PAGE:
Since 1970, there have been 57 fires in Los Angeles that burned more than 5,000 acres, and increasingly L.A. is reconciling its preparations for the new normal of climate-change fueled blazes on a recurring basis. More than 60 percent of new residential development in California since 1990 was in wild-fire prone areas. Los Angeles County is made up of 88 cities, and 39 of those cities are what Cal Fire call “Very High Fire-Hazard Severity Zones.” Cal Fire itself — the forestry and firefighting organization that mobilizes responses to the devastating wildfires — has begun to admit that even its $2.5 billion annual budget can’t beat the Santa Ana winds in the wrong direction. The fires are getting worse, with Cal Fire’s previous planning for four-day wind events hiked up to 14-day plans. In 2018, 1.89 million acres burned in California, up from 602,000 in 2013.
Both New York and New Jersey, despite Democratic-party control and widespread support, have failed to stick the landing when it comes to recreational legalization of marijuana. The Jersey campaign collapsed in late March, and that led to a subsequent series of setbacks in their northern neighbor. There are six weeks left in New York’s legislative session and May 31 is the set deadline in Jersey, but an interesting reality is that of the 10 states that legalized recreational pot, only one, Vermont, did so through legislation rather than a ballot initiative.
Amtrak is investing in the next generation of it’s high(ish)-speed Acela trains, with the newest stock rolling onto the tracks in 2021. The new trains have a top speed of 160 miles per hour, up from the 150 miles per hour of the current fleet, and with track improvements — as if that’ll ever happen — they could hit 186 miles per hour. Their capacity is upped from 305 to 378 thanks to redesigned cars and a shorter power car, and the existing fleet of 20 Acelas will be replaced by the 28 new ones by 2021. The Acela is a massive financial boost for the national rail system: the $318.8 million made from the 3.4 million Acela passengers in 2018 was over 60% of the $524.1 million hauled in by the Northeast Corridor, its profitable line.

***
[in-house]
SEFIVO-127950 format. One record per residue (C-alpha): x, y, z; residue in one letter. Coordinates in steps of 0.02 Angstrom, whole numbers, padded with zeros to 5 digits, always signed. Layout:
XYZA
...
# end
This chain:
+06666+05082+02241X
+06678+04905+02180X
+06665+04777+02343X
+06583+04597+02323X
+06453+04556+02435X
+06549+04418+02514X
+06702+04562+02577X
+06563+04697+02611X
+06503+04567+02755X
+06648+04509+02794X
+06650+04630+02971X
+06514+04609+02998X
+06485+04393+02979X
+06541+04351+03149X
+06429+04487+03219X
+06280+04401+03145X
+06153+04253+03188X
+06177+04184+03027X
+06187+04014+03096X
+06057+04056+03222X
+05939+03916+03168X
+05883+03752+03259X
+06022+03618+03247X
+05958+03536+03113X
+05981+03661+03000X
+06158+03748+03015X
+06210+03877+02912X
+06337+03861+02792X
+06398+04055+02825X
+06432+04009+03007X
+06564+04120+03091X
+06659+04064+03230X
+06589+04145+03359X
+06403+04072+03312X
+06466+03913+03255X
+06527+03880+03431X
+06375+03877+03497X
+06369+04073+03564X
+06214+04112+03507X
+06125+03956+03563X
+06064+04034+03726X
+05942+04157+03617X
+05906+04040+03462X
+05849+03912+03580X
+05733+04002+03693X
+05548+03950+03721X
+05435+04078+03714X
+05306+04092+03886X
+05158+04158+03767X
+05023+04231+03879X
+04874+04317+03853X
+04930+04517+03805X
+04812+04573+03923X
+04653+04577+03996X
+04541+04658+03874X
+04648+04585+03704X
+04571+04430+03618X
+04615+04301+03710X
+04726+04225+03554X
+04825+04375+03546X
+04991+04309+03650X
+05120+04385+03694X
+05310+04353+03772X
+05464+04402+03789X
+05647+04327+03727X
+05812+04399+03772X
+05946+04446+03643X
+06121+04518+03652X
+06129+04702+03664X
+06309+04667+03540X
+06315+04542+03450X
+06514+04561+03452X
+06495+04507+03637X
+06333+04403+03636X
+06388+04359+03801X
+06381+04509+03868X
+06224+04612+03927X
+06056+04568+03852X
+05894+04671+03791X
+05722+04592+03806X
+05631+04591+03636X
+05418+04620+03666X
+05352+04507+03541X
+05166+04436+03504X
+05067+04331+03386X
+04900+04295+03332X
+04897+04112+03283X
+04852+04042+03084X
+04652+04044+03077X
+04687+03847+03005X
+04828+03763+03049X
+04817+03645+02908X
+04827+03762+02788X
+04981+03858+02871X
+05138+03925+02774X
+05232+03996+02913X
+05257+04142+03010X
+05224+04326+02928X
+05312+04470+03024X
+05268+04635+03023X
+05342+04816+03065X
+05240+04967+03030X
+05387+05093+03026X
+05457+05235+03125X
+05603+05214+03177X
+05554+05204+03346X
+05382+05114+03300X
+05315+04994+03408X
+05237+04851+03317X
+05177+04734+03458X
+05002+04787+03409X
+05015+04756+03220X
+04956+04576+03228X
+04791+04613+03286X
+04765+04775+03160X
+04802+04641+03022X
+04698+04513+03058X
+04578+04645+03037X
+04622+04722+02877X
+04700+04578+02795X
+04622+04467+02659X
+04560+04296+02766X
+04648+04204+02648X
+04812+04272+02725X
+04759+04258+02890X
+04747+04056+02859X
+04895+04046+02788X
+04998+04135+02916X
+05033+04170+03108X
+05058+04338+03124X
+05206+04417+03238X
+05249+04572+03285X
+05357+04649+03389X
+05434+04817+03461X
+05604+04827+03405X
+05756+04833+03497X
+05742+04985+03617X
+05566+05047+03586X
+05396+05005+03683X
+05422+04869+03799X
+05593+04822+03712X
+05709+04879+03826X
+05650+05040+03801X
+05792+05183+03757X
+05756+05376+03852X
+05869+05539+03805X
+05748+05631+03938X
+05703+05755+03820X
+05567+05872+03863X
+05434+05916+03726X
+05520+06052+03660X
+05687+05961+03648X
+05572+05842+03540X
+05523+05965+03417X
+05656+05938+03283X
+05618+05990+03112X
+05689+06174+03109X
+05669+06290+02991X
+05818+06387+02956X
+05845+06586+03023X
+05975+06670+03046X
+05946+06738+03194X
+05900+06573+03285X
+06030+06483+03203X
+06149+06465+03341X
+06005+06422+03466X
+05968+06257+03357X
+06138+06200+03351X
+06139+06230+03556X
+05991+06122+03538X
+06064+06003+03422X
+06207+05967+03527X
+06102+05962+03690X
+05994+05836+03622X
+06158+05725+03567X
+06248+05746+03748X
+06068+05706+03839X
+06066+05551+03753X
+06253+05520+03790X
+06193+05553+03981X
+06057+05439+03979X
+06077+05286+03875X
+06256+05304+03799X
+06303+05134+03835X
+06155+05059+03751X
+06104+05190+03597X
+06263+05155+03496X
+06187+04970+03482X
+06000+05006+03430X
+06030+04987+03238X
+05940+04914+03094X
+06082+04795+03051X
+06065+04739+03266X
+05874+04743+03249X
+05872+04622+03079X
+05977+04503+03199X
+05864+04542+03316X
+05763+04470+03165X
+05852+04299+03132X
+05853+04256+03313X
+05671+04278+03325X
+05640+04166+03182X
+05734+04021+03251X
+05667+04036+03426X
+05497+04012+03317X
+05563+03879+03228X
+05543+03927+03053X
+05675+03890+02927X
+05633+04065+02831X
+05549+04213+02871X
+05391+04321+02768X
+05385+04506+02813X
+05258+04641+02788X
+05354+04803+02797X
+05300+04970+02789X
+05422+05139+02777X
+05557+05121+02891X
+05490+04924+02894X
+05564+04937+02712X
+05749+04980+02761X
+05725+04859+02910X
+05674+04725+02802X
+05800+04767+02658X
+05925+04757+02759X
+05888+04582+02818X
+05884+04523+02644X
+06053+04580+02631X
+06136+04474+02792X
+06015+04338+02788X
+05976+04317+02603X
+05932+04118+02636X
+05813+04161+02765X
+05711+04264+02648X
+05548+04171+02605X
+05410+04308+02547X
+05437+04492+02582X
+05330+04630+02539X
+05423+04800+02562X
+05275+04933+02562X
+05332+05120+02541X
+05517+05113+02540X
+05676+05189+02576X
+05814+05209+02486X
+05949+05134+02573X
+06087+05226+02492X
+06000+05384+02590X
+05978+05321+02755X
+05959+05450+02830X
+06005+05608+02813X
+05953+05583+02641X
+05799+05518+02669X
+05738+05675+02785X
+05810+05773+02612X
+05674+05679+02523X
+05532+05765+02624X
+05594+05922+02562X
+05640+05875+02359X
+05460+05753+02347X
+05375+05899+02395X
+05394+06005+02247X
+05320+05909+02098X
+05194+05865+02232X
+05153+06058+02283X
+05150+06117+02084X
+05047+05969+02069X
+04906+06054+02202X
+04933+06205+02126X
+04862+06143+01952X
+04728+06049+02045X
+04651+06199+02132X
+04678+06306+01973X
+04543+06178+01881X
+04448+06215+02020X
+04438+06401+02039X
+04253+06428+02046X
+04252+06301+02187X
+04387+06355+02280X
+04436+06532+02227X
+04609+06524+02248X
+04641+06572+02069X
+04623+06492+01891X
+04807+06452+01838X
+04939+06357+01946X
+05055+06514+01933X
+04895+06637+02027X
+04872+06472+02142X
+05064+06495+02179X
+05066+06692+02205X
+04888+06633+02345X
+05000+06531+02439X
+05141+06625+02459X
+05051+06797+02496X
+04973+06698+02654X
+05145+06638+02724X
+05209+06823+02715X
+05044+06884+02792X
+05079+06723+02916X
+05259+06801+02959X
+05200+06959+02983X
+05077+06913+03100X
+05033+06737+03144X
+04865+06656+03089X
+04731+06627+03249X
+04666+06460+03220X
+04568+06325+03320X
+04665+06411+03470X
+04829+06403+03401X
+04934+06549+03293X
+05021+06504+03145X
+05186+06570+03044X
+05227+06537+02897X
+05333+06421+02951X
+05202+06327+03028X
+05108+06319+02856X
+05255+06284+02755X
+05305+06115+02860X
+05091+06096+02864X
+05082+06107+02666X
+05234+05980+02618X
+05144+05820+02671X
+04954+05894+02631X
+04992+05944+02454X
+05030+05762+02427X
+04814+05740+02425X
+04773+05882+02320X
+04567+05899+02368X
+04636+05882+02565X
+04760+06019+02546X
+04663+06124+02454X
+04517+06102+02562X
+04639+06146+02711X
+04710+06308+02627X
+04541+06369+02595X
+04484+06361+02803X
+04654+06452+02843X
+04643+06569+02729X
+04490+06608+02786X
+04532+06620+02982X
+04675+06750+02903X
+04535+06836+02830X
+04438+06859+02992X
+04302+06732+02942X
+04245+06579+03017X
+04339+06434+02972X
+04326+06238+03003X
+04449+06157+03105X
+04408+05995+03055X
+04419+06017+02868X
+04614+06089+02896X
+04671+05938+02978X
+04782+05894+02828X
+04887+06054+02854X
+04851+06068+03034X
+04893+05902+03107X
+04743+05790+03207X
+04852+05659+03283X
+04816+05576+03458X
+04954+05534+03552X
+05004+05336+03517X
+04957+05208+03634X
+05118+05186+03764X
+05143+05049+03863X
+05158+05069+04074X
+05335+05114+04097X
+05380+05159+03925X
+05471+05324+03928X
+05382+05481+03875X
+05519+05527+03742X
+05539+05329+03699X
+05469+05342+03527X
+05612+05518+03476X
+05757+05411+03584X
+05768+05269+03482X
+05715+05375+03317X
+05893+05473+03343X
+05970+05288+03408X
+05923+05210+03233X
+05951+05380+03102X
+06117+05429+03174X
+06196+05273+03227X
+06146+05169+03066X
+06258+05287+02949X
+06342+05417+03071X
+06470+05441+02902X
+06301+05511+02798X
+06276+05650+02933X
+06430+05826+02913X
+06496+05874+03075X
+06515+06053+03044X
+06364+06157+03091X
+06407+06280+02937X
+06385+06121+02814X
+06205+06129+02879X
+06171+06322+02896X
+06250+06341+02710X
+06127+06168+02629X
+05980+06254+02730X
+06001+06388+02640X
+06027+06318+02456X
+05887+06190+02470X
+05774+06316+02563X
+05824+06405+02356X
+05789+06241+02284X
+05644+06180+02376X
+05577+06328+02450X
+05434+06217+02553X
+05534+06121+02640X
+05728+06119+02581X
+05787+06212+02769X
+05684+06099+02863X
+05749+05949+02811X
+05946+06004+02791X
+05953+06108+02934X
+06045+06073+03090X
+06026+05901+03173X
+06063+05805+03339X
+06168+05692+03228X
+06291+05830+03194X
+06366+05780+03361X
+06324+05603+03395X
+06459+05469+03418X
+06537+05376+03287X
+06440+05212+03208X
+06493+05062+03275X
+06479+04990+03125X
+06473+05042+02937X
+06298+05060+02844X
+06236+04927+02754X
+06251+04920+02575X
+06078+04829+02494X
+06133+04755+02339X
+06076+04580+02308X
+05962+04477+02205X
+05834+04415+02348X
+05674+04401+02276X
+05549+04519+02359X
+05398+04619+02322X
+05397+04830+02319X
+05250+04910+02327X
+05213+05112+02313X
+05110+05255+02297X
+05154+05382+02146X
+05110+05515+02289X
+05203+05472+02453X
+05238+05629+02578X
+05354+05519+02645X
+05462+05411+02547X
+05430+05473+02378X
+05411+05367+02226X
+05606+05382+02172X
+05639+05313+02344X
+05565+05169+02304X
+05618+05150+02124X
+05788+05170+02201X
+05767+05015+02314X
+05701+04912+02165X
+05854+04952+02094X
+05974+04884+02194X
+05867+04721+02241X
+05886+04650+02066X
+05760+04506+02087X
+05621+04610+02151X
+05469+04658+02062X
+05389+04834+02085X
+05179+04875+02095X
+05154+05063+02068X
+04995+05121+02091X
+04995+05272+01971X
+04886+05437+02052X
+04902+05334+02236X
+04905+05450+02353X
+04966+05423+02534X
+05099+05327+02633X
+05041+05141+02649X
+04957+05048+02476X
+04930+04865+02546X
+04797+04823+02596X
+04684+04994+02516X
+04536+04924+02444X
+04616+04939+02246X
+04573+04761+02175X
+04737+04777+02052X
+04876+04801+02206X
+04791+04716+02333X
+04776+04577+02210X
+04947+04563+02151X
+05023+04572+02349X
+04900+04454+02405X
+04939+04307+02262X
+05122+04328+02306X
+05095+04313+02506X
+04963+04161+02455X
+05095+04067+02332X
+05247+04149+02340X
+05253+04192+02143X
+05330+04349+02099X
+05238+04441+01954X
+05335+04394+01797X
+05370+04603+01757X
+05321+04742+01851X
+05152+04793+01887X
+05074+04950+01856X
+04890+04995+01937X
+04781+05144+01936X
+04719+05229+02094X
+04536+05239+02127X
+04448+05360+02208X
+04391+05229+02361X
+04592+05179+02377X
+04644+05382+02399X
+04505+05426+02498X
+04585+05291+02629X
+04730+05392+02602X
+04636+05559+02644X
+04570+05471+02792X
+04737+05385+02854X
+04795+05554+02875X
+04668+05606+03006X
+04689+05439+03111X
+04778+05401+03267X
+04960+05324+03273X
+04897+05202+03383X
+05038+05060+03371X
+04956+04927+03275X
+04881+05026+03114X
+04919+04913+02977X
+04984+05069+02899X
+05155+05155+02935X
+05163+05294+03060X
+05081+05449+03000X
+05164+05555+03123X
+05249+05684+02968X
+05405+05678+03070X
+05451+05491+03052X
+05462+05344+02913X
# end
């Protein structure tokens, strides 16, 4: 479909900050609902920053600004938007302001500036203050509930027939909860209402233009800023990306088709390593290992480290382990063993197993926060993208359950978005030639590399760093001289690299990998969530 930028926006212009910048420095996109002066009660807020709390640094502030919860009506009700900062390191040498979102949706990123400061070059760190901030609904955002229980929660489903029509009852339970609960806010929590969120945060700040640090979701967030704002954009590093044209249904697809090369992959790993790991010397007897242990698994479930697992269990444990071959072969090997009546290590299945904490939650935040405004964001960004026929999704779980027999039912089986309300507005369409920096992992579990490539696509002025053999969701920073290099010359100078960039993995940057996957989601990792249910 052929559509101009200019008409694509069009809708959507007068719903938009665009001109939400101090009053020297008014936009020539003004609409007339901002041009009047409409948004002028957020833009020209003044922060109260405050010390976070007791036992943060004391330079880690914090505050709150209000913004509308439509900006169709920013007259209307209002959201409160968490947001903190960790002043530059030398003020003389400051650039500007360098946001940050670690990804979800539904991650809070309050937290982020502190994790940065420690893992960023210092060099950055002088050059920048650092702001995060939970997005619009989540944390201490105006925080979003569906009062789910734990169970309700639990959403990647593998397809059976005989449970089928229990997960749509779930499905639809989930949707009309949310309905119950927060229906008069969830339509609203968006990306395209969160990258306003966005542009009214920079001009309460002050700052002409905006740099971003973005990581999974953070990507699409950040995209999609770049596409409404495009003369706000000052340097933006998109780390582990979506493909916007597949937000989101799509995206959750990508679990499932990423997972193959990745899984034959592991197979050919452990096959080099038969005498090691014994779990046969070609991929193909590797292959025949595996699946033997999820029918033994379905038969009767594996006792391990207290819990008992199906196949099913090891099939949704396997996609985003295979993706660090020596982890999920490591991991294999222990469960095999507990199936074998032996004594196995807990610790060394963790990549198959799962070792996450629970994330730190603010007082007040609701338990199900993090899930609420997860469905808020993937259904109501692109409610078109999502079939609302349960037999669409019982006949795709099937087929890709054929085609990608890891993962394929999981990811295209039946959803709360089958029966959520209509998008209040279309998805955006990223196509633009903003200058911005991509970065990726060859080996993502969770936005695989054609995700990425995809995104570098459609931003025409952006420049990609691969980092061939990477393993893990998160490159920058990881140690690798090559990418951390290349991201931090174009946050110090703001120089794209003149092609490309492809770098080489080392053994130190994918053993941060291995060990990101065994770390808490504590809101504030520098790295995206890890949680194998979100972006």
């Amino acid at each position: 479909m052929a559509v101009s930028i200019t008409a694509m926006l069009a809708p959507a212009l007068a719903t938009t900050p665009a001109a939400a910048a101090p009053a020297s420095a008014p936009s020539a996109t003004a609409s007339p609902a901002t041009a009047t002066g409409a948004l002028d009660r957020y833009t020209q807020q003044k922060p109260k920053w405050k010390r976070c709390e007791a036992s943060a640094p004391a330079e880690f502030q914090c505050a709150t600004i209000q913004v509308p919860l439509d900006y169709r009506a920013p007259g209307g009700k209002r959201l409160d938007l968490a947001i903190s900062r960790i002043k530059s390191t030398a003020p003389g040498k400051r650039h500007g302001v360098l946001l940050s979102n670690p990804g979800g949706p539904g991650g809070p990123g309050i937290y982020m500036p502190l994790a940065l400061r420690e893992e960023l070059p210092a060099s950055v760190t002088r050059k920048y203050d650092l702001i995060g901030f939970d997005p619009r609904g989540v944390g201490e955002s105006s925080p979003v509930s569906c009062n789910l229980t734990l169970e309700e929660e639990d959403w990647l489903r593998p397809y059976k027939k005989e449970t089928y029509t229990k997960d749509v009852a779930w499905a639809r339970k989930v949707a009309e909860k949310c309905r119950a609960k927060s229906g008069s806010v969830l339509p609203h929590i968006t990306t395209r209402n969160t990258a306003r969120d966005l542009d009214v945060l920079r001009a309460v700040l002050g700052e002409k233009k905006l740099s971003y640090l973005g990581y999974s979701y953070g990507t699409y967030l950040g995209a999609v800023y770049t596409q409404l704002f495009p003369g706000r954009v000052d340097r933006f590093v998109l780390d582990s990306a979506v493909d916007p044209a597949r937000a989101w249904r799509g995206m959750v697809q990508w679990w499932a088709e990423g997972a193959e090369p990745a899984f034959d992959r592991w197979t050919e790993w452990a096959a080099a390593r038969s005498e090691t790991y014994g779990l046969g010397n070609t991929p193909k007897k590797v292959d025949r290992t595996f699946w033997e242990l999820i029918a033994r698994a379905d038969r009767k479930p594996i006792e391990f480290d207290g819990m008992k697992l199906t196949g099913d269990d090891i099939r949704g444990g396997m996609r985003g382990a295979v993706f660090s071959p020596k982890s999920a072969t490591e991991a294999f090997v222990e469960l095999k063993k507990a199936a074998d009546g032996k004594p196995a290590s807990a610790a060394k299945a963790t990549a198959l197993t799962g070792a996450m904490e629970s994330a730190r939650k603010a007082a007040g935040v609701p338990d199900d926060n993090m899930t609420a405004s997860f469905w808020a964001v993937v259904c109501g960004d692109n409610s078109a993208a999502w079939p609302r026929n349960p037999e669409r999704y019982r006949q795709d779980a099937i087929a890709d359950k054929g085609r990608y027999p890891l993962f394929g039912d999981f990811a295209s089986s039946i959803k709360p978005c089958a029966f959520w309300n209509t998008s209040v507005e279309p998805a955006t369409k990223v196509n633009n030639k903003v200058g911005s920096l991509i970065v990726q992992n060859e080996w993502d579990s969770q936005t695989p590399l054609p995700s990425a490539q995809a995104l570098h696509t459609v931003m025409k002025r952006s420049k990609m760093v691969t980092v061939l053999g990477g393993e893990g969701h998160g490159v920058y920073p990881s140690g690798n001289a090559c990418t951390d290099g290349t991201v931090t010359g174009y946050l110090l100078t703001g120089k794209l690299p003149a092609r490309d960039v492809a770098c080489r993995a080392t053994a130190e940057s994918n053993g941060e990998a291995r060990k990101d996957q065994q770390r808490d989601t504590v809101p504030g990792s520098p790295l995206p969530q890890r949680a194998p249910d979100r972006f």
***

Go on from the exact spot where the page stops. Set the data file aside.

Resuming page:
Amazon is buying dozens of machines that could eliminate the difficult and physically taxing boxing jobs in its fulfillment centers. The CartonWrap — from Italian firm CMC Srl — packs 600 to 700 boxes per hour, which is about four to five times the rate a human can do, and requires one person to load customer orders. Amazon has added the tech to several warehouses and is planning to install two machines at dozens more. The boxing positions have really high turnover because boxing up multiple orders per minute for 10 hours is, needless to say, physically taxing. The changes will amount to 1,300 cut positions across 55 fulfillment centers. Amazon has an estimated 168 fulfillment centers around the U.S., and at $1 million per machine the company recovers the cost plus operational expenses in under two years.